Smith confirmed that South Africa’s Test captain will be discussed following the appointment of the selection convener and that the women’s game will require increased emphasis with preparations for the 2021 World Cup front and centre of CSA’s agenda. “That is going to be a huge focus going forward especially with the World Cup coming up.”
The women’s team reached the semi-finals of the T20 World Cup last month and narrowly missed out on a place in the final in a rain-reduced affair in the knockouts. They also got to the semi-finals of the 2017 ODI World Cup and have been mapping out a seven-year plan since professionalisation in 2014, which is aimed to culminate with success at the 2021 World Cup. Moreeng is a key part of that plan and given the timing of the tournament early next year, and the dearth of cricket expected between now and then, it is not unrealistic to imagine he will be retained, especially as the team qualified for the World Cup with a series to spare.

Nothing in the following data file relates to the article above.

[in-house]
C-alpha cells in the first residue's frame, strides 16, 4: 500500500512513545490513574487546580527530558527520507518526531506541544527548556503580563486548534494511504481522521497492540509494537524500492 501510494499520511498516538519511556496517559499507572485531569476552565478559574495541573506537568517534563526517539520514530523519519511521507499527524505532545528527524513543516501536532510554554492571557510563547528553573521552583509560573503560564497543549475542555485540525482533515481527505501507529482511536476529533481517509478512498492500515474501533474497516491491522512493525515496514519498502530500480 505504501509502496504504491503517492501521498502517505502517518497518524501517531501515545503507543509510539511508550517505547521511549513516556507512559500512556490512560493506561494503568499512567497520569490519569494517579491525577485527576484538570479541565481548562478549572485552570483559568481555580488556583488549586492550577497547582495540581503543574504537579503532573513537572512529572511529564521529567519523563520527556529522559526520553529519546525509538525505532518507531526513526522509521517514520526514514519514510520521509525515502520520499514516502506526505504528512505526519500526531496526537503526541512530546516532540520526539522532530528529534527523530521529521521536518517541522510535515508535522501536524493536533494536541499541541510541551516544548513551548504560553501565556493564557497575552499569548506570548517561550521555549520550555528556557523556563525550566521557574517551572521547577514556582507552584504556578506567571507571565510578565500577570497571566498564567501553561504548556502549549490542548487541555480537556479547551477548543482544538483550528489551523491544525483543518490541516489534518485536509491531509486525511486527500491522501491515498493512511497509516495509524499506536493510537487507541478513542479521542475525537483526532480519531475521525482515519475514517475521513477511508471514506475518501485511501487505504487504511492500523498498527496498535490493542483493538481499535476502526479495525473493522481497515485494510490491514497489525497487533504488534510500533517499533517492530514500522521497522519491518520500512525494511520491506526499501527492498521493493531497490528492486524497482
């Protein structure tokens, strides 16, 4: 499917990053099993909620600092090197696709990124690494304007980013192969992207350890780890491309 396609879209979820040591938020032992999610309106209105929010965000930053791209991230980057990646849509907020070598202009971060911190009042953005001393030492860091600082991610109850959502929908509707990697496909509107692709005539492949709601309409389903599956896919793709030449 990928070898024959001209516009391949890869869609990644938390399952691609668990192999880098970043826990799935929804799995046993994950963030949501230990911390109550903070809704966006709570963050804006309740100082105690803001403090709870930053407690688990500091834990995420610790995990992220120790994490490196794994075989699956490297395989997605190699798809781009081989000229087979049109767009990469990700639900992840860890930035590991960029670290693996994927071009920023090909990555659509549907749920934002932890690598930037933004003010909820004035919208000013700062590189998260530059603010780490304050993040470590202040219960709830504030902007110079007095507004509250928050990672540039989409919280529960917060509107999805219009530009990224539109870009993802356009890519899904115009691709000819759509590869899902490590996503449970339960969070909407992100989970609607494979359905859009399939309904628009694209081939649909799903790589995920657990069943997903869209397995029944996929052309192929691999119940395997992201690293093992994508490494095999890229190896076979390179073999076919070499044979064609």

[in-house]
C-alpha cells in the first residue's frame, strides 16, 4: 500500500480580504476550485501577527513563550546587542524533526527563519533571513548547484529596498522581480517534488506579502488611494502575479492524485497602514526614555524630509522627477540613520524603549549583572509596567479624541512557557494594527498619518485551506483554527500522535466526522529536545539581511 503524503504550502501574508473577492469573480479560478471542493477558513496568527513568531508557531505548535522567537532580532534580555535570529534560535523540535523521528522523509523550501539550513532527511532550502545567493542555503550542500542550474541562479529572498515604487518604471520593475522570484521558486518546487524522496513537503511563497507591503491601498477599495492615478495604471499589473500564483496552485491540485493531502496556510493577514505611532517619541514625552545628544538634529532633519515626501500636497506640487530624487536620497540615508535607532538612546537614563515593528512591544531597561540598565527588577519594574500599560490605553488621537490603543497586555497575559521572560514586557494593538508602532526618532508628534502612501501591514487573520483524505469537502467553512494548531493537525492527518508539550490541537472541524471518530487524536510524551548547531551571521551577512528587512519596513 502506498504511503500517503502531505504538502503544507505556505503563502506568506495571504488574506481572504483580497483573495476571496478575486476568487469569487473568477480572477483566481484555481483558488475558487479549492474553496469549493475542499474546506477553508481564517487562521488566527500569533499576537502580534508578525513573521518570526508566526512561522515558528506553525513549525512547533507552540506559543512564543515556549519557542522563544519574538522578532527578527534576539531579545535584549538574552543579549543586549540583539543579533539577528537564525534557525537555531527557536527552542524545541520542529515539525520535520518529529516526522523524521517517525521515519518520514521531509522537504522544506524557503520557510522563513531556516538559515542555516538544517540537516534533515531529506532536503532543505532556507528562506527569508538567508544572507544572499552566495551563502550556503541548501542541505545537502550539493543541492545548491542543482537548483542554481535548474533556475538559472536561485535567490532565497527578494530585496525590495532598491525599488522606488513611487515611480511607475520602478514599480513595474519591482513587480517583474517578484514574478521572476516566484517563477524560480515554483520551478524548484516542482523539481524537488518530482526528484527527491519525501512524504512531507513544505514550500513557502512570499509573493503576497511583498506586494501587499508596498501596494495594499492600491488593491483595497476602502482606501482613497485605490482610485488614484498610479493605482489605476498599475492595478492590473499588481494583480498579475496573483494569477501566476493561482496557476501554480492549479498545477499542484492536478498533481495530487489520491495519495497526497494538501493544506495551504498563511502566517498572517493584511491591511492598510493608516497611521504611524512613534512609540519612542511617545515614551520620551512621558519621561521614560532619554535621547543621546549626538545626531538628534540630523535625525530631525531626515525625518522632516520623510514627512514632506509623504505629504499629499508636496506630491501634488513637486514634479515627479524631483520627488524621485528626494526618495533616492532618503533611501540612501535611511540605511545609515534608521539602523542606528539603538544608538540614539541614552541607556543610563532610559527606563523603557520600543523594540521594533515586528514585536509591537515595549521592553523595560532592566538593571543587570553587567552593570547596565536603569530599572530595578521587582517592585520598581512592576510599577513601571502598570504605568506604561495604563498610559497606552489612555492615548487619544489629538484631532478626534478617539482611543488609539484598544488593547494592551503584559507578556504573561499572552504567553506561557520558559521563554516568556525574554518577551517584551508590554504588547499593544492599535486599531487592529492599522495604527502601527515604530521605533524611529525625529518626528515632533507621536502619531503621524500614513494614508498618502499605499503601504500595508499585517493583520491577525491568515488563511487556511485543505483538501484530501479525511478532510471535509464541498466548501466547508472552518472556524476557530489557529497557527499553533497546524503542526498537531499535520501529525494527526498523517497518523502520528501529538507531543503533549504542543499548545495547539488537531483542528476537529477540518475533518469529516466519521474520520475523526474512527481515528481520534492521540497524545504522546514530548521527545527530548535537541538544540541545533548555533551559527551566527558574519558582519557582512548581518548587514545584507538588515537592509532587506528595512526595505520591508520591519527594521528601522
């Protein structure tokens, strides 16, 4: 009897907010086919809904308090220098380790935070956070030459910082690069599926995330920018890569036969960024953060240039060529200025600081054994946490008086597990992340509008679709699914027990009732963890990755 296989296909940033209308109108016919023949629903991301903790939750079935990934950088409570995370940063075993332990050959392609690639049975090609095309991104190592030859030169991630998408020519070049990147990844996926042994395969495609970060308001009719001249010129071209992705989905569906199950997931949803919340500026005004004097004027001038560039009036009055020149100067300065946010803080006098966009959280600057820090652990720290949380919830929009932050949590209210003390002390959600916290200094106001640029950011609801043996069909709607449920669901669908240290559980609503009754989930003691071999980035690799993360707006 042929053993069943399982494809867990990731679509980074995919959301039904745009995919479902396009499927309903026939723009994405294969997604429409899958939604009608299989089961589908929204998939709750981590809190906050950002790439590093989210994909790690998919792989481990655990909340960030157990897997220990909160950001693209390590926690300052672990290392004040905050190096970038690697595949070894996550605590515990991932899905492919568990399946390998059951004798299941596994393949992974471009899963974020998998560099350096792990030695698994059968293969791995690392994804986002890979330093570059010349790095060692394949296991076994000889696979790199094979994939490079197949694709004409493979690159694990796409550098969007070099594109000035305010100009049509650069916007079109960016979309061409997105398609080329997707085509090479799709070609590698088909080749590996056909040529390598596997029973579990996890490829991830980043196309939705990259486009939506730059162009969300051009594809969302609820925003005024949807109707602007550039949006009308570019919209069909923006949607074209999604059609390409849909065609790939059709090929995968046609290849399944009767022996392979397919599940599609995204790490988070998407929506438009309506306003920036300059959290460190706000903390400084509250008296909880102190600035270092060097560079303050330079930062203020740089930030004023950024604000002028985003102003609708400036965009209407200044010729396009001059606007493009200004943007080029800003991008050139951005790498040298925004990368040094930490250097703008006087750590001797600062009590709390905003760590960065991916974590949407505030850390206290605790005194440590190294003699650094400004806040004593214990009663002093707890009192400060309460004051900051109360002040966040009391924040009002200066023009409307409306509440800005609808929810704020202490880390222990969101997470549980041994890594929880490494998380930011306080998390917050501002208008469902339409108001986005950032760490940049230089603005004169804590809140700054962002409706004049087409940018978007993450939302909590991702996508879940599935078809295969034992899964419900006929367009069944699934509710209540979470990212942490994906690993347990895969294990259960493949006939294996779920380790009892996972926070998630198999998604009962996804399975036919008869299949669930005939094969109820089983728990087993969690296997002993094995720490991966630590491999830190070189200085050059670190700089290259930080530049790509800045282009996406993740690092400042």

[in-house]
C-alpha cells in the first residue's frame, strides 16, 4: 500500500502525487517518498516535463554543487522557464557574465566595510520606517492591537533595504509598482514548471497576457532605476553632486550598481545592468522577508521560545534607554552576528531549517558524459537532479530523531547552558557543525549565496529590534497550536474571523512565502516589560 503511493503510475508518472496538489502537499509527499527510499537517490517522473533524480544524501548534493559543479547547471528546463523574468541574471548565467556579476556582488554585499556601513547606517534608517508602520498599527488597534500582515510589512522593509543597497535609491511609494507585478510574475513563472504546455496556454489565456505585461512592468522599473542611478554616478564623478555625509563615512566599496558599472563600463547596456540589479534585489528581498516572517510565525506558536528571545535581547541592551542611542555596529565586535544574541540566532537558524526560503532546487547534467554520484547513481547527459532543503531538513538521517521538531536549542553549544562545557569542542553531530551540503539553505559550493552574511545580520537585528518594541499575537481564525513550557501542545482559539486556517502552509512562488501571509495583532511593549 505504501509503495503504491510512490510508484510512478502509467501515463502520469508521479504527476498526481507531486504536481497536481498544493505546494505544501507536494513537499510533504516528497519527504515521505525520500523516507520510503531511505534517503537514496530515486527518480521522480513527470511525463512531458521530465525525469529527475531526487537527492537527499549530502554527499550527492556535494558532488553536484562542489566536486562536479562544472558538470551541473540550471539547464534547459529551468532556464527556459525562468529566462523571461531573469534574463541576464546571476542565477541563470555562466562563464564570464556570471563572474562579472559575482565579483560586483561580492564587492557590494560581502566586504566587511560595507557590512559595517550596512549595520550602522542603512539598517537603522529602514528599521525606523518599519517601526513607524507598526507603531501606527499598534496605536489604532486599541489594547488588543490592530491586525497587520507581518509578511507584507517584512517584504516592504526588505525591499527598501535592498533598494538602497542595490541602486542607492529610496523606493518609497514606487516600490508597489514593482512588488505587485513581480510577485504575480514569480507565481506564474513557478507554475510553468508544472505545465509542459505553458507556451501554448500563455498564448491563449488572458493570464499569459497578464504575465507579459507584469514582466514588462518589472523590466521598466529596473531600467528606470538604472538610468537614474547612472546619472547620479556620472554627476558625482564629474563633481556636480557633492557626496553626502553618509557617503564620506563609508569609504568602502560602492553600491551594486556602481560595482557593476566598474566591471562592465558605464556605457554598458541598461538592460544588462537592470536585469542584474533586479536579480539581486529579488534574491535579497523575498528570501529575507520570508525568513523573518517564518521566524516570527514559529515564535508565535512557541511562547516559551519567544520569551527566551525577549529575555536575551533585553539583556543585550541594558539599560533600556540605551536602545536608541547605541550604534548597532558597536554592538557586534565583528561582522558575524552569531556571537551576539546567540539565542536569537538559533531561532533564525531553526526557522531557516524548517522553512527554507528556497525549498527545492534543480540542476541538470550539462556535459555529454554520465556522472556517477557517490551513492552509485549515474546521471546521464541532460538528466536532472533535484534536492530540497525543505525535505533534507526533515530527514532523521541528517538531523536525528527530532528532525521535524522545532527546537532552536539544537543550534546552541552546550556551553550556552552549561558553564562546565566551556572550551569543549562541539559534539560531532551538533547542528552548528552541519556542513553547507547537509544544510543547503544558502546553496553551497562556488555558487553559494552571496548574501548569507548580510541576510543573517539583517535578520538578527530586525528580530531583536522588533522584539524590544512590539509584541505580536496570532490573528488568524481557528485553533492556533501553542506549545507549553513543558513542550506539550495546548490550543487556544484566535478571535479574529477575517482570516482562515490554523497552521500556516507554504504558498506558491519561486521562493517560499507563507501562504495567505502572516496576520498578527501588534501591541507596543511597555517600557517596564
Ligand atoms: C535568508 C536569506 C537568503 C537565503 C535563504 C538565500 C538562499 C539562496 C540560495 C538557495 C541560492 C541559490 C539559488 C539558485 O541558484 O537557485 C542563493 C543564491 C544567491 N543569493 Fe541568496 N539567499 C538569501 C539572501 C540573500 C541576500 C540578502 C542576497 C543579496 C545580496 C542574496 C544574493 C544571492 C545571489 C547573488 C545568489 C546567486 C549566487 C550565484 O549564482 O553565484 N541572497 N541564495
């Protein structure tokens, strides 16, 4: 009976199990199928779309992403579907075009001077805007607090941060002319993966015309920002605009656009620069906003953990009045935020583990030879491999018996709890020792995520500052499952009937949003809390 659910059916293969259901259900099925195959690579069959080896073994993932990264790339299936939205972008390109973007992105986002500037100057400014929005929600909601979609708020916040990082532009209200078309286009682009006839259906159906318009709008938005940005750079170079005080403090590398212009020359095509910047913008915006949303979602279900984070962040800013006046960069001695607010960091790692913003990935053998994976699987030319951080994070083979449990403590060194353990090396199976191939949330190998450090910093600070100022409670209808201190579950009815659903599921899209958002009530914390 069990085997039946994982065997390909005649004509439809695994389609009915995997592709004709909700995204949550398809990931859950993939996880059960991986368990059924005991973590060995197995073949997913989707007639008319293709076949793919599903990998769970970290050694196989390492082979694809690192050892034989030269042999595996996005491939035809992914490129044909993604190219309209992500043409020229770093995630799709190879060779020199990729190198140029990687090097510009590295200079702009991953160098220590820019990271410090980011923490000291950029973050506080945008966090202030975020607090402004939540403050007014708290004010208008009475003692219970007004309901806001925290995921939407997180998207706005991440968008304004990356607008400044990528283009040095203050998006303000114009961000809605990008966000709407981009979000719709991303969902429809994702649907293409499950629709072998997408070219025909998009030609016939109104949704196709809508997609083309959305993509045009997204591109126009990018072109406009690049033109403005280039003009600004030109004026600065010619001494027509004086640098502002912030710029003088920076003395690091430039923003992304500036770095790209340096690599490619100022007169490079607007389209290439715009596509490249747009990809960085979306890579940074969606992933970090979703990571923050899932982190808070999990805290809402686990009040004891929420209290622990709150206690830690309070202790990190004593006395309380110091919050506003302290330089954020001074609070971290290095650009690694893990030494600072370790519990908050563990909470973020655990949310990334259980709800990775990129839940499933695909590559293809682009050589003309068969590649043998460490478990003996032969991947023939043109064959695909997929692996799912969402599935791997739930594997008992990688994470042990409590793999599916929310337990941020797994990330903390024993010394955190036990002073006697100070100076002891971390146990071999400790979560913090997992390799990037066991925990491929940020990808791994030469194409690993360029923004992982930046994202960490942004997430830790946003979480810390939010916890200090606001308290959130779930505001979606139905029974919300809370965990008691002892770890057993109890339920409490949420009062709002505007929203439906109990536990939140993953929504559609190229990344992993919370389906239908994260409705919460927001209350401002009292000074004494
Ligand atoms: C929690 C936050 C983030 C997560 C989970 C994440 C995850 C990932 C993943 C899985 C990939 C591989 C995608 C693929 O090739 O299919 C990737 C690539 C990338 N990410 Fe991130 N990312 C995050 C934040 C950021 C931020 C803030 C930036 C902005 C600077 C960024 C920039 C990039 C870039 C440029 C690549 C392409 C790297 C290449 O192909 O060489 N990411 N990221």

The women’s team were due to host Australia this month but the matches were postponed because of the coronavirus pandemic. They are also scheduled to travel to West Indies and England over the South African winter, but whether those tours go ahead will depend on how soon international travel resumes. Similarly, the men’s team’s tours to Sri Lanka (a white-ball visit scheduled for June) and West Indies (July-August for two Tests and five T20Is) are also hanging in the balance with final calls to be taken in the next two to three months.